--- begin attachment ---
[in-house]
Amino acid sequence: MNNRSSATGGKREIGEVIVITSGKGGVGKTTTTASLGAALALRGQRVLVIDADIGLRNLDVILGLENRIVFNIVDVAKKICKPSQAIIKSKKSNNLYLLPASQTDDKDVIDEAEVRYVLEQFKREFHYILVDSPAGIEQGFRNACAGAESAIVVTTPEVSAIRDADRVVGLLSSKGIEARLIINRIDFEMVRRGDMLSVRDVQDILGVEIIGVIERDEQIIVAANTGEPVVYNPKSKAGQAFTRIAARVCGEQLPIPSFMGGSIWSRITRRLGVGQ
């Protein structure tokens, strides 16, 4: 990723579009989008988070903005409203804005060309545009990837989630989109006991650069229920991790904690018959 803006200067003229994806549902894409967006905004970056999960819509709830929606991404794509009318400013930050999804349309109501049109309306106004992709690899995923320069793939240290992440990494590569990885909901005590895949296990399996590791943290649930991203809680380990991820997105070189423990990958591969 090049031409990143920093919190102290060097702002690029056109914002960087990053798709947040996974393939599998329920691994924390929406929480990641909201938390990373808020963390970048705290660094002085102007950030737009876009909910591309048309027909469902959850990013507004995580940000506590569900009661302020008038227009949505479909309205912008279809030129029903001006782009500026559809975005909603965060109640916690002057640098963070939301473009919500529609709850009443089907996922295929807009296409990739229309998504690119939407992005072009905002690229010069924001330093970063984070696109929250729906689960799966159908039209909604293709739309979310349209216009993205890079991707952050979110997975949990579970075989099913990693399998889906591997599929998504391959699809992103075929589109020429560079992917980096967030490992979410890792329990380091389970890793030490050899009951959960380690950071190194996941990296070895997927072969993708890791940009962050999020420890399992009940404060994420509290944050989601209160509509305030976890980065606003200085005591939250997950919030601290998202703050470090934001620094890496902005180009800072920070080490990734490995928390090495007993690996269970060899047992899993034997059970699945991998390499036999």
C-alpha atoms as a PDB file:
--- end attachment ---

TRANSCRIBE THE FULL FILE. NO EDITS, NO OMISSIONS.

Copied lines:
[in-house]
Amino acid sequence: MNNRSSATGGKREIGEVIVITSGKGGVGKTTTTASLGAALALRGQRVLVIDADIGLRNLDVILGLENRIVFNIVDVAKKICKPSQAIIKSKKSNNLYLLPASQTDDKDVIDEAEVRYVLEQFKREFHYILVDSPAGIEQGFRNACAGAESAIVVTTPEVSAIRDADRVVGLLSSKGIEARLIINRIDFEMVRRGDMLSVRDVQDILGVEIIGVIERDEQIIVAANTGEPVVYNPKSKAGQAFTRIAARVCGEQLPIPSFMGGSIWSRITRRLGVGQ
């Protein structure tokens, strides 16, 4: 990723579009989008988070903005409203804005060309545009990837989630989109006991650069229920991790904690018959 803006200067003229994806549902894409967006905004970056999960819509709830929606991404794509009318400013930050999804349309109501049109309306106004992709690899995923320069793939240290992440990494590569990885909901005590895949296990399996590791943290649930991203809680380990991820997105070189423990990958591969 090049031409990143920093919190102290060097702002690029056109914002960087990053798709947040996974393939599998329920691994924390929406929480990641909201938390990373808020963390970048705290660094002085102007950030737009876009909910591309048309027909469902959850990013507004995580940000506590569900009661302020008038227009949505479909309205912008279809030129029903001006782009500026559809975005909603965060109640916690002057640098963070939301473009919500529609709850009443089907996922295929807009296409990739229309998504690119939407992005072009905002690229010069924001330093970063984070696109929250729906689960799966159908039209909604293709739309979310349209216009993205890079991707952050979110997975949990579970075989099913990693399998889906591997599929998504391959699809992103075929589109020429560079992917980096967030490992979410890792329990380091389970890793030490050899009951959960380690950071190194996941990296070895997927072969993708890791940009962050999020420890399992009940404060994420509290944050989601209160509509305030976890980065606003200085005591939250997950919030601290998202703050470090934001620094890496902005180009800072920070080490990734490995928390090495007993690996269970060899047992899993034997059970699945991998390499036999």
C-alpha atoms as a PDB file: